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Analysis: Gamers seize on 5G to unite esports in Asia

As faster mobile networking technology arrives in the Asia-Pacific countries, the region's fragmented multiplayer online gaming sector stands to benefit from new investments by livestreaming platforms and gaming companies.

Industry-watchers predict that new 5G networks, which offer faster, more reliable mobile streaming capabilities, will usher esports into the mainstream, making the video games sector ripe for a new "Netflix Inc.-like" platform that would bring together various gaming opportunities.

Livestreaming platforms and gaming companies in the region have already begun preparing for 5G. Executives at China's recently listed DouYu International Holdings Ltd. said 5G will usher in a "new dawn" for the company's esports and livestreaming platform, and the company is "actively investing" in esports-related technology. Tencent Holdings Ltd., a regional leader in online games and social networking, indicated that it will step up its esports strategy by investing in esports tournaments in China.

The popularity of esports in Asia-Pacific is limited today by the fragmented nature of the market, with high-definition content hard to find by the casual gamer, said Fabian Birgfeld, co-founder and CEO of IT consultancy TCS Interactive Design Studio W12. With improved mobile streaming capabilities, he and others predict increased demand for easier-to-access esports entertainment.

"The arrival of 5G will lead to the need for a single destination for esport gamers similar to a Netflix platform," Birgfeld said in an interview. Such a platform could offer several content streams, similar to the video model popularized by the U.S.-based streaming entertainment leader.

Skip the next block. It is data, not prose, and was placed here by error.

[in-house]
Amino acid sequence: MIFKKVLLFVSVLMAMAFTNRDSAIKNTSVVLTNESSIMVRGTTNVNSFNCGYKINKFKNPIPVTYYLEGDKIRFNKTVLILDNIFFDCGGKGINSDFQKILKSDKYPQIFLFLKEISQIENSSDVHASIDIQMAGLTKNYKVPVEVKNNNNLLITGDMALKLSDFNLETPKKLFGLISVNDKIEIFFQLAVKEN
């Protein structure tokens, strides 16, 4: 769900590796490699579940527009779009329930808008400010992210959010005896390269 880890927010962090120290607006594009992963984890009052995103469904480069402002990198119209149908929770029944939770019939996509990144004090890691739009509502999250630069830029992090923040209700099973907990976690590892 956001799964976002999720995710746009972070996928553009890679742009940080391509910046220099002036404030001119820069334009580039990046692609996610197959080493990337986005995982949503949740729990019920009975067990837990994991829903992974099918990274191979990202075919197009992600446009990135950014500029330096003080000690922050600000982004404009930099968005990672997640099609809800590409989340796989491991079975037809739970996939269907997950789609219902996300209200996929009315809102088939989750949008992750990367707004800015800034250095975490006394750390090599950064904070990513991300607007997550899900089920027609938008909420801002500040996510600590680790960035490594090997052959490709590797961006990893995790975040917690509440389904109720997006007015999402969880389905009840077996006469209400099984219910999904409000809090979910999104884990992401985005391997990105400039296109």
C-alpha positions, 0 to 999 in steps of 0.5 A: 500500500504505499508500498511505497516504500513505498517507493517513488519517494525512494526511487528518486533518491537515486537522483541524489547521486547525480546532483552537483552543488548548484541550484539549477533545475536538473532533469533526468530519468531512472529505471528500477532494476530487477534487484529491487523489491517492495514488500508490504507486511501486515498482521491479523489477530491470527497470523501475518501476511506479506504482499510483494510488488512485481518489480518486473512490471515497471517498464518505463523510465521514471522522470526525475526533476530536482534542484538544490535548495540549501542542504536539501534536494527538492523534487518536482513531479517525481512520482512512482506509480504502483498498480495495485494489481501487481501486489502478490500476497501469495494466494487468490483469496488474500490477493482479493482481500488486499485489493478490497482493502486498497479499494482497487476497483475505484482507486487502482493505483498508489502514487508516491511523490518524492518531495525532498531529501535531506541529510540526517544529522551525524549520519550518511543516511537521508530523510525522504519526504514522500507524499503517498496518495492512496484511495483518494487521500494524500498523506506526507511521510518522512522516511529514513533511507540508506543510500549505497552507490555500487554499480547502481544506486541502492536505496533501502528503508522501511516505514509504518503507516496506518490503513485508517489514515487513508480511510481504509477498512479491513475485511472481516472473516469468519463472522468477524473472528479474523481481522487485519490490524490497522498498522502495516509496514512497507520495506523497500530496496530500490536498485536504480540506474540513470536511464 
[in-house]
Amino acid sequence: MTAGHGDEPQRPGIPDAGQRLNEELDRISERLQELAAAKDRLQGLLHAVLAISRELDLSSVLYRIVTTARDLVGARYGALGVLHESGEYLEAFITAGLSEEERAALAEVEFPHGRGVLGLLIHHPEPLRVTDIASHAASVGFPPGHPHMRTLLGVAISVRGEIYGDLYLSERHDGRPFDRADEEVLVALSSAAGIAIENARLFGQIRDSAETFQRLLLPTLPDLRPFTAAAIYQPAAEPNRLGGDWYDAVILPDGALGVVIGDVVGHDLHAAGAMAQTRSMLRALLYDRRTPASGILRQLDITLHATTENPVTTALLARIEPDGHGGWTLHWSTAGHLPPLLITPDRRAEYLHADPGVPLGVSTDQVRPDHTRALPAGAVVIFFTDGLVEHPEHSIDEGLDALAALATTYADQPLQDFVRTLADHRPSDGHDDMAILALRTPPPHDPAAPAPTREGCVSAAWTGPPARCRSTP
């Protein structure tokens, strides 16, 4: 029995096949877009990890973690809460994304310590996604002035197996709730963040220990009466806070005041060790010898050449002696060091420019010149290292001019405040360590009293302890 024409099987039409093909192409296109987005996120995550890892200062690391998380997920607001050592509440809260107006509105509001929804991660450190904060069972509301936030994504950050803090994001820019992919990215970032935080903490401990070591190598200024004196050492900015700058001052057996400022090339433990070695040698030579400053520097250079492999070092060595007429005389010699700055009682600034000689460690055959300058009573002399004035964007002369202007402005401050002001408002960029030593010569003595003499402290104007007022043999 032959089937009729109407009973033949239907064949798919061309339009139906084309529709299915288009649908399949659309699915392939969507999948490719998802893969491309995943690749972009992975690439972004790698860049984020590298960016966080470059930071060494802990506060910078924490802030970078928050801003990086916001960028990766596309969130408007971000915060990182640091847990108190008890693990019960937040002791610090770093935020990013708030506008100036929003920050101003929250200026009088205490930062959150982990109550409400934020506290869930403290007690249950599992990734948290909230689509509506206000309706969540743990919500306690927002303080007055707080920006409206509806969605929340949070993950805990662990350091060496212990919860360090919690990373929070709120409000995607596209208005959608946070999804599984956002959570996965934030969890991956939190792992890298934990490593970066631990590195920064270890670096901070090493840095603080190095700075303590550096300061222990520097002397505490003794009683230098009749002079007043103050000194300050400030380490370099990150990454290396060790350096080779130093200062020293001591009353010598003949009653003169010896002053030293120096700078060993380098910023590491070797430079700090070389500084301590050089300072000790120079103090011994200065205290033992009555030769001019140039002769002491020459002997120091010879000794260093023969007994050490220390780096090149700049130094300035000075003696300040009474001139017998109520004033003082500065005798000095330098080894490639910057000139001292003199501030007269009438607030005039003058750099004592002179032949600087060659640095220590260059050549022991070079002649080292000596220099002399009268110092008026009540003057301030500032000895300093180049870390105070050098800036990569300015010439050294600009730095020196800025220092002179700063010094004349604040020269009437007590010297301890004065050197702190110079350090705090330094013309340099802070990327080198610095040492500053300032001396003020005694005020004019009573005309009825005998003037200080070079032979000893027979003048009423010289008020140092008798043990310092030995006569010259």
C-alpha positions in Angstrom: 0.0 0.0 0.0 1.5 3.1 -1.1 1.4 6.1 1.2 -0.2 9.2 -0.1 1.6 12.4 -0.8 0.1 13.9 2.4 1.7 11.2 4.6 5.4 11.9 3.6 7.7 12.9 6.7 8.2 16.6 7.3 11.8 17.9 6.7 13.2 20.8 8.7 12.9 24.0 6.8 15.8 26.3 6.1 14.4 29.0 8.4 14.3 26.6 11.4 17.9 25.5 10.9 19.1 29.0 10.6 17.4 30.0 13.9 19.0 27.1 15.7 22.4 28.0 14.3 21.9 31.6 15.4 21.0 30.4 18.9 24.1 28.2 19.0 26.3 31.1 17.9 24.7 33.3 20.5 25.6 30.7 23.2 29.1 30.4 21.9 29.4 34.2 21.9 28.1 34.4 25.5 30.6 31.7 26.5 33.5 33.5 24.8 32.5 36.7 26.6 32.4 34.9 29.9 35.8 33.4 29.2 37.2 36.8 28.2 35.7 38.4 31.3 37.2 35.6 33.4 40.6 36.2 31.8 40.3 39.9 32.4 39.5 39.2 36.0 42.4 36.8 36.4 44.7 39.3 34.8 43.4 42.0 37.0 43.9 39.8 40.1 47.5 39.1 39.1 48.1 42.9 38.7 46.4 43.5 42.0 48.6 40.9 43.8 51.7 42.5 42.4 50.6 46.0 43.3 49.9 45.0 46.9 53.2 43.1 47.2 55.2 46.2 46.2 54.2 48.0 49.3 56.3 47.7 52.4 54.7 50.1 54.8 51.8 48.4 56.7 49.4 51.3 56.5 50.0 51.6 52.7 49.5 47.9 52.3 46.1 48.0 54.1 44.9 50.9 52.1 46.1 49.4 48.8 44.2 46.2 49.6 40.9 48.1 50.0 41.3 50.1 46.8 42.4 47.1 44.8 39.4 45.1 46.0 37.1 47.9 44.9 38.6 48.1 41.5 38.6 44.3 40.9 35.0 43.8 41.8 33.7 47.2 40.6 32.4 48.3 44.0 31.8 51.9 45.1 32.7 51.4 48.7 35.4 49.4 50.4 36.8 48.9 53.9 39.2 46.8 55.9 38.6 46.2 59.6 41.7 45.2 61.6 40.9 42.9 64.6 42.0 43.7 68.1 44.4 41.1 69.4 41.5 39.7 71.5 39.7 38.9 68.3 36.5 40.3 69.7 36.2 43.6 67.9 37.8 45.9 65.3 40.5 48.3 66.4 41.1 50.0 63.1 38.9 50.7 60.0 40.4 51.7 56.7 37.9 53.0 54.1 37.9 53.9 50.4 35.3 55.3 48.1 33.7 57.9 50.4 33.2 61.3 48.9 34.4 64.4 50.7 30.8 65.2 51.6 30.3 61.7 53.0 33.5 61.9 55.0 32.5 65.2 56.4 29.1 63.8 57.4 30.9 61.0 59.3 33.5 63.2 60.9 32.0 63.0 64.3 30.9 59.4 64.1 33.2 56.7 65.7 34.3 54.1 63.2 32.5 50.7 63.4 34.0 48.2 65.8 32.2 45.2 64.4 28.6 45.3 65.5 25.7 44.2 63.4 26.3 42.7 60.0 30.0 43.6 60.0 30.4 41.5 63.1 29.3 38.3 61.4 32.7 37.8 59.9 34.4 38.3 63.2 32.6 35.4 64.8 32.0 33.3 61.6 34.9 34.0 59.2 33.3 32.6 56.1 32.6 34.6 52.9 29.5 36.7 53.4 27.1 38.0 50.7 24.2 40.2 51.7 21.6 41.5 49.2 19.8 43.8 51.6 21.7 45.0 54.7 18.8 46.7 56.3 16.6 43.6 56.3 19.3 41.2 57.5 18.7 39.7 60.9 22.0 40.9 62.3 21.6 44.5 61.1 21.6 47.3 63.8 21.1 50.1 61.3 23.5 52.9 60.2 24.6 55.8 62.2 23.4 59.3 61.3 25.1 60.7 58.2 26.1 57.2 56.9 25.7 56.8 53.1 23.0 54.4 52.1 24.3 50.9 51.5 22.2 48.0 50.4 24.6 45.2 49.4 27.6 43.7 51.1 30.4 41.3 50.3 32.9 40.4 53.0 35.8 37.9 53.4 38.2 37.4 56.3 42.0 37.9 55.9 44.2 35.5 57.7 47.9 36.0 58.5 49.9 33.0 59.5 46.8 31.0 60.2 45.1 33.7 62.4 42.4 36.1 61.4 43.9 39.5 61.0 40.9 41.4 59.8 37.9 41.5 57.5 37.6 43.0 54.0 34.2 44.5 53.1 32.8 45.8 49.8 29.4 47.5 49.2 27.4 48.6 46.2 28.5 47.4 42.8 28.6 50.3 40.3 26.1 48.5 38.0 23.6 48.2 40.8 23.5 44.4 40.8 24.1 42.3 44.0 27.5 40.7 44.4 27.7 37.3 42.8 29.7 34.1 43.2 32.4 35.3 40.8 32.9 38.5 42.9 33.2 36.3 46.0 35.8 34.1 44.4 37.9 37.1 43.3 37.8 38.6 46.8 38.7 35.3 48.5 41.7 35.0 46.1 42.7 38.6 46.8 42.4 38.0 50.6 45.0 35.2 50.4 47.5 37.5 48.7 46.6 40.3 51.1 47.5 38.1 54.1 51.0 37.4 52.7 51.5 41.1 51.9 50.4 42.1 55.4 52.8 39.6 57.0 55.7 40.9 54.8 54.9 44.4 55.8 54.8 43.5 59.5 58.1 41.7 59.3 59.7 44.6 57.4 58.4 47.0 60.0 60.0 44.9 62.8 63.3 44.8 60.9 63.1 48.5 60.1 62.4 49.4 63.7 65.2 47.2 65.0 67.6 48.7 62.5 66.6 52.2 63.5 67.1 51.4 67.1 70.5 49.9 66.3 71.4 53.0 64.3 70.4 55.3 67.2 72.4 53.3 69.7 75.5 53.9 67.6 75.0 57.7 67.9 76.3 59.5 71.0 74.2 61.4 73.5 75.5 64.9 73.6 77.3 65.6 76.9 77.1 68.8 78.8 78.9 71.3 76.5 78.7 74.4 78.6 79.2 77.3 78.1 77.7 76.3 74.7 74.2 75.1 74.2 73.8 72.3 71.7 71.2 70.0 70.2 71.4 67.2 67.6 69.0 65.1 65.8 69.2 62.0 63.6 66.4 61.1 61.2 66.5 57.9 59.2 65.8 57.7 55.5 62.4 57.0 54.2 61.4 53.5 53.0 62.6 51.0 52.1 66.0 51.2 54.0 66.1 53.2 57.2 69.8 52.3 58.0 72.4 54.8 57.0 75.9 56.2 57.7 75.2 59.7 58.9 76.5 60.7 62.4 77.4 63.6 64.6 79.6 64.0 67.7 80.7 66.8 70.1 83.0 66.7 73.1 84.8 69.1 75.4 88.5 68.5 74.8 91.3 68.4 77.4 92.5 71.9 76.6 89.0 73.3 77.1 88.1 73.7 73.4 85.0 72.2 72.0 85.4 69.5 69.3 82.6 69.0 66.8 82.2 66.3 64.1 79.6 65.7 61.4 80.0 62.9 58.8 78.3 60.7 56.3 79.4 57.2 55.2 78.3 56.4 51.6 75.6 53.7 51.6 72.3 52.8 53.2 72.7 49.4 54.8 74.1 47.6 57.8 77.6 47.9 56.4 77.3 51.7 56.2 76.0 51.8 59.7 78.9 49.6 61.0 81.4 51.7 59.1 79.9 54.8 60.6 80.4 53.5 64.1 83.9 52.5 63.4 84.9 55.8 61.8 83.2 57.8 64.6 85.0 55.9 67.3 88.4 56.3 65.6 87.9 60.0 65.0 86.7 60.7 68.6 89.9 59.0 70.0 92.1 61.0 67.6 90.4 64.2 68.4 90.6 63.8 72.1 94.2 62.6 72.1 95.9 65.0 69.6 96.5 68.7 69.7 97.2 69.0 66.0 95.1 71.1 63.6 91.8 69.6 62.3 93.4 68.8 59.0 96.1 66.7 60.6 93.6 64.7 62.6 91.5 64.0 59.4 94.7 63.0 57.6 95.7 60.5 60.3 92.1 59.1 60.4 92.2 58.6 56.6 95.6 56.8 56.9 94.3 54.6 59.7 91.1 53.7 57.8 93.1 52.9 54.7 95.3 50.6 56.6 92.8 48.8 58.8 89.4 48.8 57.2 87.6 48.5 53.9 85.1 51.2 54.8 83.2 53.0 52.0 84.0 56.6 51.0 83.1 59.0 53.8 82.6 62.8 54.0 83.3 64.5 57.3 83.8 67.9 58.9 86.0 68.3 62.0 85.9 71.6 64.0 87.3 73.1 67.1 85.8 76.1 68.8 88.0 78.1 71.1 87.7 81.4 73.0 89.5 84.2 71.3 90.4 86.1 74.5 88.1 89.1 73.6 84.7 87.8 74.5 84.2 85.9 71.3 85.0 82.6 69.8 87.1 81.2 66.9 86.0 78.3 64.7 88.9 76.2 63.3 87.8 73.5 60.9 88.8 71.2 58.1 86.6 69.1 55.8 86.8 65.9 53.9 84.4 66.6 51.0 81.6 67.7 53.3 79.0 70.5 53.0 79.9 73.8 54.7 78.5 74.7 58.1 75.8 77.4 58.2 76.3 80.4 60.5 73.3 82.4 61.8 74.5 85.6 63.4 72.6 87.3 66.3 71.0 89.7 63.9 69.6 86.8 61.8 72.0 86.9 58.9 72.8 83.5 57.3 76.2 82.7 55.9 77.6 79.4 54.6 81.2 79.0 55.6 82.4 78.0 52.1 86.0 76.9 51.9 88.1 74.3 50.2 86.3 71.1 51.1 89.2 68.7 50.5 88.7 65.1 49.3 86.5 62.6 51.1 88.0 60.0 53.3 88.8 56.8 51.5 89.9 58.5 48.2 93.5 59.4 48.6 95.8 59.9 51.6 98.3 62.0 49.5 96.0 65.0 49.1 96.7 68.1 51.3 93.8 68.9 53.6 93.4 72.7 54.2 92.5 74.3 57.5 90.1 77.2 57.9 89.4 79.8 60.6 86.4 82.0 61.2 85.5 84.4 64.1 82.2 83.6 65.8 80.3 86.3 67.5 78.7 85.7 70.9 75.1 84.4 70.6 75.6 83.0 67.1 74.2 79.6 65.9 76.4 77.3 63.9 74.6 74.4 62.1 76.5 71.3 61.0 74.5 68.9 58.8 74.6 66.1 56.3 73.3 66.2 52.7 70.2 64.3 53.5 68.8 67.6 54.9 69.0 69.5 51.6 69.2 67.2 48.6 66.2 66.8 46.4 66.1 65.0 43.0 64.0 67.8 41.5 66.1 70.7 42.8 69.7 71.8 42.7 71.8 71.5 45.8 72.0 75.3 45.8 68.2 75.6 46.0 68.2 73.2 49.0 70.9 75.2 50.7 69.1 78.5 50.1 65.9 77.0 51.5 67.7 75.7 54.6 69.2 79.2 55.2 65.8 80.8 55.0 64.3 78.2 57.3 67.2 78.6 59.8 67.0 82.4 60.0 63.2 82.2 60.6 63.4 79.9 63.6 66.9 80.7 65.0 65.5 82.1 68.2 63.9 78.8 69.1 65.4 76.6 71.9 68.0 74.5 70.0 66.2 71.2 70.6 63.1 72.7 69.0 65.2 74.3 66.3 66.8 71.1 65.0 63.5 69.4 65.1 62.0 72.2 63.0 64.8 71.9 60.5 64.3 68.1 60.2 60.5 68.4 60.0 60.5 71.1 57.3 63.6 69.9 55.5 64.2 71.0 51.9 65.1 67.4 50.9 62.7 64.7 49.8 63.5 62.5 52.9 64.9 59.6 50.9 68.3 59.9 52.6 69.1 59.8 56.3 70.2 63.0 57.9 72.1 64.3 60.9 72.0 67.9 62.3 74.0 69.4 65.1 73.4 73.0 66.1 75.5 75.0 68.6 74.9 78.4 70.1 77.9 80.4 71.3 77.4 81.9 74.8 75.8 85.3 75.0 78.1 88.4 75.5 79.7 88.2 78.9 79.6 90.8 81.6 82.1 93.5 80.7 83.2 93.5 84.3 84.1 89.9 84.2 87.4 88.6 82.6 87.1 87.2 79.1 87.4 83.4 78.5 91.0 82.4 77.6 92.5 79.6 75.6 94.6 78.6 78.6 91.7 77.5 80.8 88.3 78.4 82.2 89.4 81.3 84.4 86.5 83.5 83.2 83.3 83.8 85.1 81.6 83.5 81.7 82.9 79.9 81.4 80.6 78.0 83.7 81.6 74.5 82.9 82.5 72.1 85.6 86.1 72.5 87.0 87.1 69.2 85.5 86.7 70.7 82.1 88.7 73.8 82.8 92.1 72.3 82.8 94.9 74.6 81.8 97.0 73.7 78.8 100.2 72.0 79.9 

China, South Korea and Japan, which are leading the race to build 5G networks, should see the impact first. Revenue from the global esports industry is pegged to exceed US$1 billion this year, and China will account for US$210 million of that amount, according to the China Internet Report 2019.

The combination of new 5G networks with emerging edge computing services could quicken the arrival of "something similar to Netflix [for video games]," said Vijai Karthigesu, founder and CEO of network intelligence company UBIQUE Networks Inc. Edge computing benefits latency-sensitive activities such as online gaming by processing data closer to the source.

A subscription-based esports streaming platform could offer users access to a catalog of multiplayer games accessible across multiple devices. Birgfeld and Karthigesu pointed to Microsoft Corp. and Google LLC as potential contenders to build such a platform, given their other recent game-streaming initiatives.

Google's cloud-based streaming service Stadia is scheduled to launch in November in 14 countries, including the U.S. and several European markets, but not in Asia. Microsoft also recently unveiled a global game-streaming technology, Project xCloud, which will let users play console and Windows PC games on mobile devices and tablets.

Regional telcos have also indicated an interest in developing streaming platforms.

In July, South Korean operator SK Telecom Co. Ltd. rolled out three virtual reality and augmented reality services over its 5G network in a bid to create a better experience for esports users. Last year, Singapore-based Singtel signed a memorandum of understanding with a number of regional players including Indian telco Bharti Airtel Ltd. and Philippines carrier Globe Telecom to grow the broader gaming ecosystem and scale its esports ambitions.

"Telecom operators are an important influence and key factor in driving 5G in the esports world largely because of their distribution reach," said Benjamin Assarasakorn, executive secretary to the president of the Thailand Esports Federation. He noted that South Korea and Japan have a jump on the infrastructure required to develop country-specific platforms over Thailand and India.

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